So, it’s very individualized though. Like, “I wouldn’t be able to say you should always do it this way, you should always do it that way.” It really always try and bring them together first, but if that can’t happen; that can’t happen and being okay with that.
Elizabeth: And what I hear you saying is also that communication is super important. Between the siblings or whoever is invested.
And here’s the thing, I’m super passionate about that person who is like the, either the expectant caregiver where we know mom’s getting older, nothing’s happened yet, they’re totally fine. But we know at some point we’re going to have to step in and help or the person that’s just starting the process where, “Okay, just figuring out, there was a diagnosis. Now, what do we do?”
And if at that point we can get everyone together and really this is about the Caree, this is about the parents and what they want. And what are their wishes, we need to honor their wishes even if we don’t agree with them, to the best we can.
And so, I love meeting with families in advance of all of that. Because the emotion’s not there yet. It’s like we can all think clearly, ask these questions of our parents, what do they want? Do they want to die at home? Do they want help? Do they want to go to a facility? And sometimes the parents aren’t even ready to answer those questions.
Whenever we can do these stuff in advance and take that in the moment emotion out of it. It just makes everything so clear because if you have something in writing from your parents saying, this is exactly what I want, there’s no fight to be had. There may still be the conflict, but you can always go back to, “this is what they want, I’m just honoring their wishes.”
Elizabeth: That’s so brilliant, because when families get together or when personalities, let’s just say get together, there’s always the ego that’s like, “I’m right.” And if we can shift the perspective over into, “this isn’t about you, this is about the parents.” So, let’s all get on the same page there instead of being right.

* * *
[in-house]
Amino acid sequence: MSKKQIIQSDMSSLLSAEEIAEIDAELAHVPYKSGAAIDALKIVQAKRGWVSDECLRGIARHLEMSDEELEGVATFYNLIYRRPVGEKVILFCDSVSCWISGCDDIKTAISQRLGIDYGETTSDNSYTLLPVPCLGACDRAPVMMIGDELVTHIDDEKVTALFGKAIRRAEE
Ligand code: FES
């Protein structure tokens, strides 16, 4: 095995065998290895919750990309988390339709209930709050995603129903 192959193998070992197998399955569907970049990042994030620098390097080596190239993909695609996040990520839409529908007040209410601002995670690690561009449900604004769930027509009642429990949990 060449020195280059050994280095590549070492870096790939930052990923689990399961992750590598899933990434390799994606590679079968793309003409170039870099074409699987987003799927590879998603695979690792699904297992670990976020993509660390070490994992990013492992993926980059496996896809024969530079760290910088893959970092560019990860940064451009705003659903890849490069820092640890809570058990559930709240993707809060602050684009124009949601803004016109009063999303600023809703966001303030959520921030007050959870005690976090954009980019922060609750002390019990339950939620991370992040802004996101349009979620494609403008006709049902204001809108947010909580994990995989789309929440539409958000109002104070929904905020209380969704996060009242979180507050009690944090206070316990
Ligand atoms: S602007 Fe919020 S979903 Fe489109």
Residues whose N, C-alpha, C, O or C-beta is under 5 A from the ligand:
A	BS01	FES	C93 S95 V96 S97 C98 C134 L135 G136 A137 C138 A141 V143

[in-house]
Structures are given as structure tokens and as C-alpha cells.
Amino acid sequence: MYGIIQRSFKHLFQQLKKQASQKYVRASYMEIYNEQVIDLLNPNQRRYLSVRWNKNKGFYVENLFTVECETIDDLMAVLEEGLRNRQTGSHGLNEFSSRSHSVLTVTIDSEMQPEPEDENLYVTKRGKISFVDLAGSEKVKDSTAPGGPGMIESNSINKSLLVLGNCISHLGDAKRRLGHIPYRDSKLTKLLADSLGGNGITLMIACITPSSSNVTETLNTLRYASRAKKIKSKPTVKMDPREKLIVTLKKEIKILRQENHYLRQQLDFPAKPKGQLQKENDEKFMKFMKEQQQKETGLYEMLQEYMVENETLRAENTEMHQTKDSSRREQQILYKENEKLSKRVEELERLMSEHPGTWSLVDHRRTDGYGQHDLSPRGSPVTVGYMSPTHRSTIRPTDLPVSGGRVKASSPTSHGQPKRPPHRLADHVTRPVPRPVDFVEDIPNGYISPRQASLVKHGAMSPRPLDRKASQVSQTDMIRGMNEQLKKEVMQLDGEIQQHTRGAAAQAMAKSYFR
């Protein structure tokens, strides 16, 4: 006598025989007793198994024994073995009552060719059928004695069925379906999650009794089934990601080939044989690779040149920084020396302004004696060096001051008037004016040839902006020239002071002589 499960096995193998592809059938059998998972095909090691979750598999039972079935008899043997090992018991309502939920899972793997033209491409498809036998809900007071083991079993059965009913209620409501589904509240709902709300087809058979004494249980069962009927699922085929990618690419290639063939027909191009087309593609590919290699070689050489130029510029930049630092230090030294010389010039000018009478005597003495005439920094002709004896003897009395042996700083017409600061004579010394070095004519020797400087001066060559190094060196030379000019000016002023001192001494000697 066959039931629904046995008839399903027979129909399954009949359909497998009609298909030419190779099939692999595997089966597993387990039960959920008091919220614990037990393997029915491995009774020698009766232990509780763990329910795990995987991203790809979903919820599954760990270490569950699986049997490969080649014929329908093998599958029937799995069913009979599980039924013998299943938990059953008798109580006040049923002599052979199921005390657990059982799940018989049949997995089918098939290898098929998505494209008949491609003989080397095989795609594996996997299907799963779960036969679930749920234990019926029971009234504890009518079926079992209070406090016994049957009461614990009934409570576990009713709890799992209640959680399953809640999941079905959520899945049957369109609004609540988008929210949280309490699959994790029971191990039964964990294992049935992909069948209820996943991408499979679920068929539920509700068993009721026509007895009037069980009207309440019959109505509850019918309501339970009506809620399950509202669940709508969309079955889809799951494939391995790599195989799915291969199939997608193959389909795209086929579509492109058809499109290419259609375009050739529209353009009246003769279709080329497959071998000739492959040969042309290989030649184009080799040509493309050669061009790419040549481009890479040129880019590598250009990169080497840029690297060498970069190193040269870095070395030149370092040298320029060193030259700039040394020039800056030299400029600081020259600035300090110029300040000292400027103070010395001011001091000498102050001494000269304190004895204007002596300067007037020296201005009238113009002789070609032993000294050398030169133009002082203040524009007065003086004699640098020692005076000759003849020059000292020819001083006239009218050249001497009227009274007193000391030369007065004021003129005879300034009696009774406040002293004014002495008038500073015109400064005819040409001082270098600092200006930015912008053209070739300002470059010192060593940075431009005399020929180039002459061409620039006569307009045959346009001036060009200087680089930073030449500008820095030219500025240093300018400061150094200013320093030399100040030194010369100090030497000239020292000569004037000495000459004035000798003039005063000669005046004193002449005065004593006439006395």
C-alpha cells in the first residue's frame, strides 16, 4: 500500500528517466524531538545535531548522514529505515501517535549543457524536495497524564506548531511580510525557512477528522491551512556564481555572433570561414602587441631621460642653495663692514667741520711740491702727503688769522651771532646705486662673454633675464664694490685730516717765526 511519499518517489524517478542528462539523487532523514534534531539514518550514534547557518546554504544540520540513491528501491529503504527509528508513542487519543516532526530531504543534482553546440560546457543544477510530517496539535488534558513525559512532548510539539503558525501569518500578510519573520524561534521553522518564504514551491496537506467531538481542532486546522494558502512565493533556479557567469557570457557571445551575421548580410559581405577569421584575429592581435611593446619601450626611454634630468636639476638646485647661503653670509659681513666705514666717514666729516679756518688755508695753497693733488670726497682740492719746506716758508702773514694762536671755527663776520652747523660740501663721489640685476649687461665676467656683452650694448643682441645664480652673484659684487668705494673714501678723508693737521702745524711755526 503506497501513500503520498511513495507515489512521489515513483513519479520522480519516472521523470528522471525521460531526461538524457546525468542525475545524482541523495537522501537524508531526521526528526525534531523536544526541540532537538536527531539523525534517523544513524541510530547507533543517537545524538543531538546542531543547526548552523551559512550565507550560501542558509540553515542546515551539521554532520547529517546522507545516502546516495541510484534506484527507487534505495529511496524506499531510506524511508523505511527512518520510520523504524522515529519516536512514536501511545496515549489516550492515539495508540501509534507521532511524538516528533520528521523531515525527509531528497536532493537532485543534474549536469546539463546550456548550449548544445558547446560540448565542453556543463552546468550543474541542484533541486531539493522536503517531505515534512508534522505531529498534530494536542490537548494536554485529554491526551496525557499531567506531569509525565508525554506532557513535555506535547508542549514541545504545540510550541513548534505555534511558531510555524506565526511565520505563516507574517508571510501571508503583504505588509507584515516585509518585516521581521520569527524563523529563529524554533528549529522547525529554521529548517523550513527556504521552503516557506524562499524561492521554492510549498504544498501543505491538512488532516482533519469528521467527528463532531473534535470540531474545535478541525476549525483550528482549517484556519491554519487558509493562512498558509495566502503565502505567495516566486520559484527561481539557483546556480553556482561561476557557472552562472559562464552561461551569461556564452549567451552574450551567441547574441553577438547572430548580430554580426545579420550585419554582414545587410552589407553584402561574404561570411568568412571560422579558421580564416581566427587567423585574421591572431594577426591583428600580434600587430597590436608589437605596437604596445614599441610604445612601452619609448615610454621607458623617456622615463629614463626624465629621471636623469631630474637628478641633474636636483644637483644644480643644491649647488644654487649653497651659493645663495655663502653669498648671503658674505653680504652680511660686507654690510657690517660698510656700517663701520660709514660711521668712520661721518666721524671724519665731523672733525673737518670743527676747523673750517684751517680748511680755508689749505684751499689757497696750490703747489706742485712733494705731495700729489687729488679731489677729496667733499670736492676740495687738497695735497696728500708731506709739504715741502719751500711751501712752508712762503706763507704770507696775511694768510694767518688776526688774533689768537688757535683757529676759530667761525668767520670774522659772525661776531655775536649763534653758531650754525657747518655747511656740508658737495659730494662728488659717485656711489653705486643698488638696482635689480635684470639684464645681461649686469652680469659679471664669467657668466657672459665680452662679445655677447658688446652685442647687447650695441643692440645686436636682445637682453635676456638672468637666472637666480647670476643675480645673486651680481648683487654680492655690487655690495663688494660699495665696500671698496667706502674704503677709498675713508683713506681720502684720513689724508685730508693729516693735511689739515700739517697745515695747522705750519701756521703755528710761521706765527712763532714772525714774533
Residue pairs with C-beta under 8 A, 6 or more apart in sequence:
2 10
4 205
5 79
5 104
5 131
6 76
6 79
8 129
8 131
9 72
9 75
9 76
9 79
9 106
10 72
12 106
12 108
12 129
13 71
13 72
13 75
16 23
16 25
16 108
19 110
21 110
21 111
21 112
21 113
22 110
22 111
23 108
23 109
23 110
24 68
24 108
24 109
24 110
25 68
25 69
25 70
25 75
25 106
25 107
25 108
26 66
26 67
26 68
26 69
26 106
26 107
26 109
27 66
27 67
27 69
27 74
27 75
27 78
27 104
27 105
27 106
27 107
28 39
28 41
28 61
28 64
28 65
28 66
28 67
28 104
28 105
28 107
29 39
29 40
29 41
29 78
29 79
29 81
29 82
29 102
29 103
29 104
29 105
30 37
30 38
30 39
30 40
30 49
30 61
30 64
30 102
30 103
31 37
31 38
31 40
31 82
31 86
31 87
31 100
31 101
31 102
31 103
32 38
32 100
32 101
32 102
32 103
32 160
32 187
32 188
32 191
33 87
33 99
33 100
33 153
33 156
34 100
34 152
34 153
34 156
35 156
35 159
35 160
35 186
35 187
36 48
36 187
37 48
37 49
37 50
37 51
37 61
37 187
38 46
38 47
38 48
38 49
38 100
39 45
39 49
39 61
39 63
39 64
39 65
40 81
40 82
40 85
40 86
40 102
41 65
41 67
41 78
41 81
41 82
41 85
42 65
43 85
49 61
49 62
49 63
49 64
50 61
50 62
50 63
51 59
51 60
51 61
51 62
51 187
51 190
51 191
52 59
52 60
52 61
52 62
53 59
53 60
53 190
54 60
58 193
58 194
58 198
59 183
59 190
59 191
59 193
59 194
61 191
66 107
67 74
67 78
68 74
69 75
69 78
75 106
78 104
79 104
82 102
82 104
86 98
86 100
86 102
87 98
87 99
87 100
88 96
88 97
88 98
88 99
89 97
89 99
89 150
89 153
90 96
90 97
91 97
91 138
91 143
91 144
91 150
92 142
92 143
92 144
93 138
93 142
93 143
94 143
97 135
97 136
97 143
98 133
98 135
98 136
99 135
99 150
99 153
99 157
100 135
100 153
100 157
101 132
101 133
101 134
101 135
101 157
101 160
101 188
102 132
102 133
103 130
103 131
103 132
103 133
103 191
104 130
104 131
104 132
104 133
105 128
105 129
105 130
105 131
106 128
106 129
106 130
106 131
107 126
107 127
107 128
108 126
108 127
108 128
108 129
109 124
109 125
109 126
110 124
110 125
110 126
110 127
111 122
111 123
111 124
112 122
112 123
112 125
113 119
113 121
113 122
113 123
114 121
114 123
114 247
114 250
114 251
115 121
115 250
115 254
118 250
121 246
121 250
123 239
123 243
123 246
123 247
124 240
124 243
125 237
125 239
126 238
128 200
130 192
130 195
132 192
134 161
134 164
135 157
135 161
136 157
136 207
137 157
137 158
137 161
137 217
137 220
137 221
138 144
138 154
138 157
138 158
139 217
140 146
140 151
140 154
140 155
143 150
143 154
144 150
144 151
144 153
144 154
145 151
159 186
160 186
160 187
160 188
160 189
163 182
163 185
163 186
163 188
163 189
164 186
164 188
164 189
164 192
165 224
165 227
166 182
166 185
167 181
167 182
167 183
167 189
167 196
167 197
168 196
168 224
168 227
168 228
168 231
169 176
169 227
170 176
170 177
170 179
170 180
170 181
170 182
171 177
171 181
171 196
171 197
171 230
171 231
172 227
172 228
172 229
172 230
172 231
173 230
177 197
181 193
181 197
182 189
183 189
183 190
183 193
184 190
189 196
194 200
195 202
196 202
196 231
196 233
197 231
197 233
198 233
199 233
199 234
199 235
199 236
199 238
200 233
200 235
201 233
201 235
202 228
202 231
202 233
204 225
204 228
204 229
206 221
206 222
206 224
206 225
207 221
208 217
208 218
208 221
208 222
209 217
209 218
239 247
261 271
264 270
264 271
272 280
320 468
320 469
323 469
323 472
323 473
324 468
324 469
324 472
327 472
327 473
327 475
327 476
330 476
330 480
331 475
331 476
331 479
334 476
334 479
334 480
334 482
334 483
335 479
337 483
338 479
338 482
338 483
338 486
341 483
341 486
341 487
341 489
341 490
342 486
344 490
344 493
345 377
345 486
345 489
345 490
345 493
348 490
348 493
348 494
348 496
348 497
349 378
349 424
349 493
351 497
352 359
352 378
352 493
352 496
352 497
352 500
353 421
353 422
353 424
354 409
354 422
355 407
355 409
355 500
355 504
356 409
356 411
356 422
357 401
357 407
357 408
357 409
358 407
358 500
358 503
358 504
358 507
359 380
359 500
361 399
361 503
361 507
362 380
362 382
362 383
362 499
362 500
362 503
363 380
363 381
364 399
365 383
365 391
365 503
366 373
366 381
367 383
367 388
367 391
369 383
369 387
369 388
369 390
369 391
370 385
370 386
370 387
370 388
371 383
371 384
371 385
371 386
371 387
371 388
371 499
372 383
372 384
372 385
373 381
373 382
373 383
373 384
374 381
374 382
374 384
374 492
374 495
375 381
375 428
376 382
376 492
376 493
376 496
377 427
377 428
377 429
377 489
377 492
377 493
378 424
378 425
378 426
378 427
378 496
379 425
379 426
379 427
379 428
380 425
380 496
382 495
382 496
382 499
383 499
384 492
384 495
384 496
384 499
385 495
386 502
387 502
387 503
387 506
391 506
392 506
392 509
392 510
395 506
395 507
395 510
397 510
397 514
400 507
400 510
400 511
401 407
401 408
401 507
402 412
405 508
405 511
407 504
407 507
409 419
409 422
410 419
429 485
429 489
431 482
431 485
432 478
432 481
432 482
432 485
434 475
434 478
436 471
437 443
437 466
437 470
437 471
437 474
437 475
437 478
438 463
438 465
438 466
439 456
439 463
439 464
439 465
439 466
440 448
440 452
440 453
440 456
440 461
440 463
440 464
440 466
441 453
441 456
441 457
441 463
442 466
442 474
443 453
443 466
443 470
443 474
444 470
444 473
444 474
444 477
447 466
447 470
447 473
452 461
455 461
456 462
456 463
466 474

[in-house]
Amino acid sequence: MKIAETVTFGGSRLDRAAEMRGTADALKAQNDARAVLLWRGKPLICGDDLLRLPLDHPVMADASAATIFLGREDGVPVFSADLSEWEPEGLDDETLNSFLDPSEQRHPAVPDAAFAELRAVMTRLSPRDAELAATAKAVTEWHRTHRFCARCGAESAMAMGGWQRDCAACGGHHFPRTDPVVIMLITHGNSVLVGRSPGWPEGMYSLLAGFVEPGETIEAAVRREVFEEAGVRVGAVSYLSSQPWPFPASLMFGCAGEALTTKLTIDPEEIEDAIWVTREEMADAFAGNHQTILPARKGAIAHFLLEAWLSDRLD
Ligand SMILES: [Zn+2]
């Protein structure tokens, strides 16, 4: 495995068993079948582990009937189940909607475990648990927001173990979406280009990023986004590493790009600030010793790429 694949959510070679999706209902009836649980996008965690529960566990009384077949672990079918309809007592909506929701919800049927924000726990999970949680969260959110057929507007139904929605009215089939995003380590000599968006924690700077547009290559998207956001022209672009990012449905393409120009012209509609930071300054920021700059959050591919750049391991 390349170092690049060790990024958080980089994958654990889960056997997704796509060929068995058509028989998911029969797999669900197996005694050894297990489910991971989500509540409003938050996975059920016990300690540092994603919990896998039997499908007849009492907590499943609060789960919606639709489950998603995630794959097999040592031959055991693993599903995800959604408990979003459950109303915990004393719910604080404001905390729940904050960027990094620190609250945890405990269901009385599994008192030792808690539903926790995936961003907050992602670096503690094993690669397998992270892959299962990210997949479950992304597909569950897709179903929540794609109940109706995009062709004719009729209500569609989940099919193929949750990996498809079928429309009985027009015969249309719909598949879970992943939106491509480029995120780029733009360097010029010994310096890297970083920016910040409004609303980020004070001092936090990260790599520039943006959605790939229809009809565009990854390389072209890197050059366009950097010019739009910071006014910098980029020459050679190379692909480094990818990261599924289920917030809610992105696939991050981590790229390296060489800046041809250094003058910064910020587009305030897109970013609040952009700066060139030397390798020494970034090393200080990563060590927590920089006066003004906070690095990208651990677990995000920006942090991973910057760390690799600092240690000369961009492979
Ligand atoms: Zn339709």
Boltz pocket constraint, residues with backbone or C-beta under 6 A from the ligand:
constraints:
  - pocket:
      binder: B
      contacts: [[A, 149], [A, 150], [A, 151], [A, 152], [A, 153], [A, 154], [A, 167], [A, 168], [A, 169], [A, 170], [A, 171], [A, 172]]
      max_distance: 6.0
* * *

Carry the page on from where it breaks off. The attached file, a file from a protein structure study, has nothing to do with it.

Do I lose you?
Jennifer: Yeah, it’s really important. I had such a great experience, not when I was caring for my grandfather but afterwards, he had just passed and we were all sitting around like, “Okay, now what do we do?” And my mom said, “I know what he wanted to wear for his funeral.” Like, I know what he wants to wear, but that’s all I know.
And I’m literally going through some papers, sitting there with them and I find an envelope that says to be opened after I die. And I had seen it before, obviously didn’t open it. And I gave it to my mom, she opens this envelope and there is from my grandfather, this is what I want to wear, this is a song I want played. This is where I want everyone to go after the funeral. I want these people there, call these people. It was like, “oh my God, what a gift he gave us.” Because we didn’t have to think about it, we just followed what he said.
When I talked to caregivers where their parents don’t want to talk about it, they don’t want to talk about their funerals that this isn’t no. I tell them, suggest to them to write it down, put it in a sealed envelope and put it away. They don’t have to look at it, they don’t have to discuss it. But they will know that in that moment, their wishes are honored. It was amazing.
Elizabeth: So, at what point do people start the caregiving discussion with a parent, or a child, or whoever?
Jennifer: I think it should happen as early as possible. When our parents are still vibrant, lucid, know what they want, and to try and get some of that information as early as we can. Some families are super private about it, so it may take several conversations, a couple holidays where everybody’s there.
Let’s talk about this because it’s a tough conversation for a lot of people. The way that I like to encourage people to do it is to think about their own wishes. Like, “I’m 46, I’m not thinking about necessarily what I want when I die.” But I am putting a trust together.
I am getting my will just in case something were to happen, right? And a lot of people do that earlier than that. And that’s a good way to start the conversation. We’re just going to put all like, “where do I want my money to go, who do I want to legally make my decisions?” All of that, and that can open up, “oh, by the way, what do you want?”
We often think we know, and we don’t. I thought my “grandpa” wanted to die in his home and he didn’t, he didn’t want to be a burden. So, he died in assisted living, and we never expected that ever. But I was so glad that we were able to do that. He just didn’t want to be a burden.
So, as early as you can, because it takes some time sometimes. But you really have to be sensitive about it with people who are private. And this is a culturally sensitive issue too because some families do not discuss this. And so, you just get as much information as you can, and you do your best. Like sometimes you just have to figure it out.